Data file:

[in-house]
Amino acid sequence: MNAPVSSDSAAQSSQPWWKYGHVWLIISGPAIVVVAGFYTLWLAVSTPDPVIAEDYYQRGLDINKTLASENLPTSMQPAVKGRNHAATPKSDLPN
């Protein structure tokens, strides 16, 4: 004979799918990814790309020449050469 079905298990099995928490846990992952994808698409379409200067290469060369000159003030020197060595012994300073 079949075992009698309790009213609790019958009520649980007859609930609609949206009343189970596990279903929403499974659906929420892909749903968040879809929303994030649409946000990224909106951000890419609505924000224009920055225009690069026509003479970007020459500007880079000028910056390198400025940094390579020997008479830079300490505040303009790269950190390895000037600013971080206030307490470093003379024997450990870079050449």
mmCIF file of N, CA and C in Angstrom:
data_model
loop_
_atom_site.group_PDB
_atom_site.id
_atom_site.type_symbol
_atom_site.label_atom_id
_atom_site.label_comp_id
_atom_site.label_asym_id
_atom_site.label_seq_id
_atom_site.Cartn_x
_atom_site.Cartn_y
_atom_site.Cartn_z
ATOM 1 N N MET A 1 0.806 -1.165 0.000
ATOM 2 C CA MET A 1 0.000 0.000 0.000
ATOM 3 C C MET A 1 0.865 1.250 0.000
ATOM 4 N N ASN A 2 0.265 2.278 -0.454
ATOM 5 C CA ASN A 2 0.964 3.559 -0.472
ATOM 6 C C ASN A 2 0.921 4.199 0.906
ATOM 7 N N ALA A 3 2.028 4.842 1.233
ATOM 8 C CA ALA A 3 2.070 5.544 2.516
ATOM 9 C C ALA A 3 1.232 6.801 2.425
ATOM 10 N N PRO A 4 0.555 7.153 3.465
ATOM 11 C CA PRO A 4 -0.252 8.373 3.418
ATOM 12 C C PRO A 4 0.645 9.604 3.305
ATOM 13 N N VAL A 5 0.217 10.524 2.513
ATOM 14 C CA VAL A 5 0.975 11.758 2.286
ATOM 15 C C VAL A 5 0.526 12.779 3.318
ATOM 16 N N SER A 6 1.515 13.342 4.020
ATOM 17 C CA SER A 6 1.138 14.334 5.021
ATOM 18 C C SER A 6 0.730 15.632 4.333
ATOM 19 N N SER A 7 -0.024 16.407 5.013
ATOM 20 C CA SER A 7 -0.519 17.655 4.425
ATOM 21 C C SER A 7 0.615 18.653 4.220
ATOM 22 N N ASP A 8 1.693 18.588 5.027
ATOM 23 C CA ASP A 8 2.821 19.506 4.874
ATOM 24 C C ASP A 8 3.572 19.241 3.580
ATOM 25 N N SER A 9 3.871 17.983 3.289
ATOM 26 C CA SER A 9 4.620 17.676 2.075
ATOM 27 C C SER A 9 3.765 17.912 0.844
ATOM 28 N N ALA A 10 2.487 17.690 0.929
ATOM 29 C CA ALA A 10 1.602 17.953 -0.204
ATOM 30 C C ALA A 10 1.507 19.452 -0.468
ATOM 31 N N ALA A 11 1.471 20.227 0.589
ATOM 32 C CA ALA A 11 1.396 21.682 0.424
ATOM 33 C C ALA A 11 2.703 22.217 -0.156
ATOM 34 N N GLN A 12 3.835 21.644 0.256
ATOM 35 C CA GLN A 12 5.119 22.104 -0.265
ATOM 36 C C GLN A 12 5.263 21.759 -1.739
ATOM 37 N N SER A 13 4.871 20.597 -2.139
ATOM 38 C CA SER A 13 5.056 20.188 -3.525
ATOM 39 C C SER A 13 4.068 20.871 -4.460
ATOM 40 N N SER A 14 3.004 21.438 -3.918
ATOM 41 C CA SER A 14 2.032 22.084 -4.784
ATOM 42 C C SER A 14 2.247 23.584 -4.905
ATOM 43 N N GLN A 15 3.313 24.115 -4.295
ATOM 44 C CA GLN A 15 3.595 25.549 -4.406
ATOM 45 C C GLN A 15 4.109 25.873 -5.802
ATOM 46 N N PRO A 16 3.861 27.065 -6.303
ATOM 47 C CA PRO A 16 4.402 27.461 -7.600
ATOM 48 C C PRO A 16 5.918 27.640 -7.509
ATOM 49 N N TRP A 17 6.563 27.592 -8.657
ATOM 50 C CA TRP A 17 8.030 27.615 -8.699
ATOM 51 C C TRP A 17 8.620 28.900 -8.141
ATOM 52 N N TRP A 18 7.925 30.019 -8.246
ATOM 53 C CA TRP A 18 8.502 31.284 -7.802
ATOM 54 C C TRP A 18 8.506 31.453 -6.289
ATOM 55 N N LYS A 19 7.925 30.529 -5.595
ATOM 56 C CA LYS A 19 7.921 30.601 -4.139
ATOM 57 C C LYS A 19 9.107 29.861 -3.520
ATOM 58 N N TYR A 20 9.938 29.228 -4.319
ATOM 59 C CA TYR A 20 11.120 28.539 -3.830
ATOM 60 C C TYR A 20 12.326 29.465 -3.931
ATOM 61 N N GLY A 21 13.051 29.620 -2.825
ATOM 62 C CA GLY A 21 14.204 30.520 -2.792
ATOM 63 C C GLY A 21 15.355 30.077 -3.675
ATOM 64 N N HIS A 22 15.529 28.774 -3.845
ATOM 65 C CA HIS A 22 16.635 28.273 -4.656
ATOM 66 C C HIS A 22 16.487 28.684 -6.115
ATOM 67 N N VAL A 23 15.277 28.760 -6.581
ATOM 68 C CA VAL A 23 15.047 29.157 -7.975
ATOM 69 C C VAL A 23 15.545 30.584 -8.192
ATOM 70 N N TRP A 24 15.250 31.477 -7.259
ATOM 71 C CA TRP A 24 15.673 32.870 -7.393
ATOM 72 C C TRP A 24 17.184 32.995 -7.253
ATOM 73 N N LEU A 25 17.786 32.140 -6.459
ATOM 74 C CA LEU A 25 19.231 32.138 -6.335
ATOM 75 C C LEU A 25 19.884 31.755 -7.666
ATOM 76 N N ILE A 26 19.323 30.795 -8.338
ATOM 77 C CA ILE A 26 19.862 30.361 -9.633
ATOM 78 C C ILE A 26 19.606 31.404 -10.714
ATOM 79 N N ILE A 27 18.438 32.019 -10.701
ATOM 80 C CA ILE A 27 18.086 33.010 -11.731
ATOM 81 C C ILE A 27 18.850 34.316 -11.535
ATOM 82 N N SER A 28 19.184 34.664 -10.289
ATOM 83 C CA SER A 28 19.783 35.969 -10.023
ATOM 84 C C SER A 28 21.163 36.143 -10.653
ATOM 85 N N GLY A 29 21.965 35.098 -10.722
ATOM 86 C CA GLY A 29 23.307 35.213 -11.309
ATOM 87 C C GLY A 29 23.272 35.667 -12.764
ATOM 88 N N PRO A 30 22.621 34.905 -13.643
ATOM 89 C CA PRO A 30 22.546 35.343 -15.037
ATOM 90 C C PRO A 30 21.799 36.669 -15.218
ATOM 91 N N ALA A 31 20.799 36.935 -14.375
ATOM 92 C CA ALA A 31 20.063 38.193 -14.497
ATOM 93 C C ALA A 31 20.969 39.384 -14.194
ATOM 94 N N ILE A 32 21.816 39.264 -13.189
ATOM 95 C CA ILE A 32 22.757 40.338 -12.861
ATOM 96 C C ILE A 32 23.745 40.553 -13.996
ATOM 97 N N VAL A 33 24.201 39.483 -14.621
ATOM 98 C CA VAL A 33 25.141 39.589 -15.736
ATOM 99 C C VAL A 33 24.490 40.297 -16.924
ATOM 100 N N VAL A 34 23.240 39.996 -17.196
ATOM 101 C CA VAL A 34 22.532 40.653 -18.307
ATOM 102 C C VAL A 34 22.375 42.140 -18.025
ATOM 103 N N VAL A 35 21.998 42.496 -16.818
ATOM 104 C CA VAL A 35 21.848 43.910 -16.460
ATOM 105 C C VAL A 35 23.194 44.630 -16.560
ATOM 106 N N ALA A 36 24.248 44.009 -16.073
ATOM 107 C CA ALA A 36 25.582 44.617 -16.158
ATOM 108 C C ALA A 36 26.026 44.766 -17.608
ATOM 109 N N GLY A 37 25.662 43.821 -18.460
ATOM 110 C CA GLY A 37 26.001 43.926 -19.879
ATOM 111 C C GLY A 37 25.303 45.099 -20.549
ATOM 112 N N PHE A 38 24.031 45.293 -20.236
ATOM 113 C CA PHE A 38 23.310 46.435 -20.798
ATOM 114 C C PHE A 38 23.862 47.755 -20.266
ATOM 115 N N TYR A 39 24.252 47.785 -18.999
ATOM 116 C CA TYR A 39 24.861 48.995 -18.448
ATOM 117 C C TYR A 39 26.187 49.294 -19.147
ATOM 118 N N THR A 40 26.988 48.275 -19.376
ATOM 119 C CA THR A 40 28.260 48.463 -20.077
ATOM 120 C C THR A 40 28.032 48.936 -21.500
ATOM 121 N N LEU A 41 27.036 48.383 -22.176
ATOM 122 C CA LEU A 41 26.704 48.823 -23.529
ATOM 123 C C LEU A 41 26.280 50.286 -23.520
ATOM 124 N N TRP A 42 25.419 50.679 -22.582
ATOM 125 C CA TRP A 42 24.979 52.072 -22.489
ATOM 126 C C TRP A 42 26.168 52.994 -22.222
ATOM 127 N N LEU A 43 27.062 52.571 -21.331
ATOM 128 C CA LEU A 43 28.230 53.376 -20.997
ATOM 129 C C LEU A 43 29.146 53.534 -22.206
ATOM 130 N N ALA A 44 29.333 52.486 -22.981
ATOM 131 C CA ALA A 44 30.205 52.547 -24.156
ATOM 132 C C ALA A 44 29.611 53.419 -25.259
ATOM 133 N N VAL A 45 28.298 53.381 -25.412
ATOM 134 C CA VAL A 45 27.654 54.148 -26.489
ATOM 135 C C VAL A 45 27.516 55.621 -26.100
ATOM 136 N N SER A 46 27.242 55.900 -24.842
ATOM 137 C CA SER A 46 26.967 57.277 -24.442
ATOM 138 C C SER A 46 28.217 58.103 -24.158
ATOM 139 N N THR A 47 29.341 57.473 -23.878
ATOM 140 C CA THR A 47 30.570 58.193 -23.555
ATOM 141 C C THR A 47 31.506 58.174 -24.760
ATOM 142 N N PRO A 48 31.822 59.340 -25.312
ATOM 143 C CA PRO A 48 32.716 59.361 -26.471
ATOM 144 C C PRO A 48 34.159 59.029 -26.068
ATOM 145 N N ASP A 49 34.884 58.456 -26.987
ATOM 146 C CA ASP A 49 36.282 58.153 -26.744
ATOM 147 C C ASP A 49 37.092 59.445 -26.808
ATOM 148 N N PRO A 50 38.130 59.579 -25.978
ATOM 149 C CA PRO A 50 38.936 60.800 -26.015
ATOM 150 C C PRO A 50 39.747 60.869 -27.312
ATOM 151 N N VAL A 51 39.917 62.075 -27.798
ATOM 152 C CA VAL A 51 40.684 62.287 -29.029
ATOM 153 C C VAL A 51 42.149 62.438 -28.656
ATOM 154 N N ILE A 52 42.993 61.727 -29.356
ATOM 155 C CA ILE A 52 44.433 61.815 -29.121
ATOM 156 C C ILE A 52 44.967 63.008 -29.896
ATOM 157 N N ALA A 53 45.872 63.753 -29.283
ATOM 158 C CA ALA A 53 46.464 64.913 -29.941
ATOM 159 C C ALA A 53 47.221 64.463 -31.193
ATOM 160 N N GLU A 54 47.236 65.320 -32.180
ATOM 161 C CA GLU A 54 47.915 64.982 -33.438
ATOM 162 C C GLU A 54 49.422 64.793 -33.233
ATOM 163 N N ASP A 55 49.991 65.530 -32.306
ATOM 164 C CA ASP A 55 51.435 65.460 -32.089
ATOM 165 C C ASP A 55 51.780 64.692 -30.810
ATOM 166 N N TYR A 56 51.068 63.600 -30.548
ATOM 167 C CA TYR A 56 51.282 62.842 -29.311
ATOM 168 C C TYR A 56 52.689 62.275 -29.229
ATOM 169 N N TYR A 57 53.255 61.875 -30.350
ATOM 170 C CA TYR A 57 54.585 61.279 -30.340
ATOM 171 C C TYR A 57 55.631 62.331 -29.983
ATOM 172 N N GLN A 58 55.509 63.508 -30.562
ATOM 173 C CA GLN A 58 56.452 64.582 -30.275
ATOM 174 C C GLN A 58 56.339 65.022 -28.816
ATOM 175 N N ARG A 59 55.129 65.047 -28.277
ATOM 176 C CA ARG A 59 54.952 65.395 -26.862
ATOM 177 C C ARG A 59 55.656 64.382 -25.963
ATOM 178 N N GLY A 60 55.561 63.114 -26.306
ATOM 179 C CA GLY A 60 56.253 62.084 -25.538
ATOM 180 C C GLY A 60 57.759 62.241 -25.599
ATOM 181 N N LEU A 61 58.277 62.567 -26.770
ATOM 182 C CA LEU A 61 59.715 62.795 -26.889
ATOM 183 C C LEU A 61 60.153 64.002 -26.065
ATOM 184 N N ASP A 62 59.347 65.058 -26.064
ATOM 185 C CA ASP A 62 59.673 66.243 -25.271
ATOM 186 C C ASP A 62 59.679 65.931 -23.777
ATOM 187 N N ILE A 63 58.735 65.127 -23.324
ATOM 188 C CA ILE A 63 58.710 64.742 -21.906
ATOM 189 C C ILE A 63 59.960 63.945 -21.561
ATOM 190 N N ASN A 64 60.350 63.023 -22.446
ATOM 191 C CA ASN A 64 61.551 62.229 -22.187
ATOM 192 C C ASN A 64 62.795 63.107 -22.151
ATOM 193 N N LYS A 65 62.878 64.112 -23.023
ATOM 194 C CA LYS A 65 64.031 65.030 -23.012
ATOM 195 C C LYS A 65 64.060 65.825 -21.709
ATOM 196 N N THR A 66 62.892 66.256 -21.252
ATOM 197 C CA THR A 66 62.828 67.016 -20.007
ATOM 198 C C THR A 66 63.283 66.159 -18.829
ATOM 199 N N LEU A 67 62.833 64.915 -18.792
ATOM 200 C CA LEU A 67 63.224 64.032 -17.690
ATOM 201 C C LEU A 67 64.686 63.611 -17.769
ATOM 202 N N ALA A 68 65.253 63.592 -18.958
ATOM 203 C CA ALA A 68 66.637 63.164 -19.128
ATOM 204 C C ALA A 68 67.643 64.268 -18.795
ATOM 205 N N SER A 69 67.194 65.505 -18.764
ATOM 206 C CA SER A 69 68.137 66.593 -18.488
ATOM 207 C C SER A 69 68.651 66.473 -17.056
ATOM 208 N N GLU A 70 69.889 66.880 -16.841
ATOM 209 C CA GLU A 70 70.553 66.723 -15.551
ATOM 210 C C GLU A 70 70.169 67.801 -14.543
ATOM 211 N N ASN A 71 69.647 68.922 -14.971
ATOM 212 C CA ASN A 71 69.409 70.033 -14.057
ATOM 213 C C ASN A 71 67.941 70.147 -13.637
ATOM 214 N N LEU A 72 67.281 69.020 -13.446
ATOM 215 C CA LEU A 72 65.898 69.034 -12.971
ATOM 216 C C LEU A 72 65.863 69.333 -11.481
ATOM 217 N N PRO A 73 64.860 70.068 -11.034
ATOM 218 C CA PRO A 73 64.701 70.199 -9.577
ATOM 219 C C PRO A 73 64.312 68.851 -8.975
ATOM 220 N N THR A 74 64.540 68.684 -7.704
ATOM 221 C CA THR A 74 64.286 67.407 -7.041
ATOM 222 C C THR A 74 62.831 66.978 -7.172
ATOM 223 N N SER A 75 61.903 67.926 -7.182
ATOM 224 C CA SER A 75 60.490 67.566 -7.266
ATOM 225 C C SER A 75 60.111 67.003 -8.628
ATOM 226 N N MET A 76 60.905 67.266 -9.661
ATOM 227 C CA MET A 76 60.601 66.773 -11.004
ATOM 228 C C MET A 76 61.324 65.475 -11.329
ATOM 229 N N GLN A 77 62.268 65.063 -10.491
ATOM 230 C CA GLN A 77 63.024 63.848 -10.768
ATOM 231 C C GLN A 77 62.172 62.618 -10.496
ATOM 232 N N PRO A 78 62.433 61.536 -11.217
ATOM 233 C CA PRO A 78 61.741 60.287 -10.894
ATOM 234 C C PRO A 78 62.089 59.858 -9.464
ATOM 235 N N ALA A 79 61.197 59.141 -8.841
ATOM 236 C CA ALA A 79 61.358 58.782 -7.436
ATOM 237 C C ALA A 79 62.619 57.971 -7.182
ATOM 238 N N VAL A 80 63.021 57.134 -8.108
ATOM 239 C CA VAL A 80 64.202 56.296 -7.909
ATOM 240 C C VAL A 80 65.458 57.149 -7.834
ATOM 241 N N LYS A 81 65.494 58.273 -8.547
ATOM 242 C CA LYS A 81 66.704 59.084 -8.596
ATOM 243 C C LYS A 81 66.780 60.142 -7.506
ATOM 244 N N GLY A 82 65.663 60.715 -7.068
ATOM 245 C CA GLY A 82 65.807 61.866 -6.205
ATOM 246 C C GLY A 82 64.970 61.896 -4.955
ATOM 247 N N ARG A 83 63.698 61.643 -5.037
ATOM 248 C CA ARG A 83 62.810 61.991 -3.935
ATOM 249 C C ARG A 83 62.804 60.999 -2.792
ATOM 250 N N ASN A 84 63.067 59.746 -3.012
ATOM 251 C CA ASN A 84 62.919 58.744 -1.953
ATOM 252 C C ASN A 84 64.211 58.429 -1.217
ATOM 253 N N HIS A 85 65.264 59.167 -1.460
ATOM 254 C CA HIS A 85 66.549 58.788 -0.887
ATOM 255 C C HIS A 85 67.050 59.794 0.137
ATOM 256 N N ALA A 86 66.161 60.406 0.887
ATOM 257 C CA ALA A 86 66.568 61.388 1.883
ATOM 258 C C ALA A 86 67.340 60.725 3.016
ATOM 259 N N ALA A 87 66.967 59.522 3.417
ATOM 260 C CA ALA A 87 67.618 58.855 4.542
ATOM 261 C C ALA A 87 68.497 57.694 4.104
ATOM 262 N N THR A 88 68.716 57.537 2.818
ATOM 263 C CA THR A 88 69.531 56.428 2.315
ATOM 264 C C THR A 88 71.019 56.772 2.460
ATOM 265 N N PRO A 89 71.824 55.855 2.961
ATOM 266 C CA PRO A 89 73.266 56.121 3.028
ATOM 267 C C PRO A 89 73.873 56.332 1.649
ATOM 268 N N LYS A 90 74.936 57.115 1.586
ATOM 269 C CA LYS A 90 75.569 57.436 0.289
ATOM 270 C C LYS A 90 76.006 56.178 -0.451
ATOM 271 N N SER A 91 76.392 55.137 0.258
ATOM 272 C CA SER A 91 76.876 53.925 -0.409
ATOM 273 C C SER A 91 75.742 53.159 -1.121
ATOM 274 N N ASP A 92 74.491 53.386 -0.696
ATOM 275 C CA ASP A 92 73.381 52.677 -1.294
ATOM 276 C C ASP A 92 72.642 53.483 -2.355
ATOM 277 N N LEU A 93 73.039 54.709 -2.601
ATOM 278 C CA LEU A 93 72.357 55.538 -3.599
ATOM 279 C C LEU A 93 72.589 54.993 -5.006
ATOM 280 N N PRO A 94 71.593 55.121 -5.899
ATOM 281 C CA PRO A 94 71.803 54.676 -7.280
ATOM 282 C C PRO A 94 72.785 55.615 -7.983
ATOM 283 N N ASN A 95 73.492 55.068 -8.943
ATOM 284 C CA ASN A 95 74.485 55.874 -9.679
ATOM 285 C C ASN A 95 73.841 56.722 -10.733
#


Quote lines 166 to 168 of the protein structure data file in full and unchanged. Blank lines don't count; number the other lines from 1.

ATOM 150 C C PRO A 50 39.747 60.869 -27.312
ATOM 151 N N VAL A 51 39.917 62.075 -27.798
ATOM 152 C CA VAL A 51 40.684 62.287 -29.029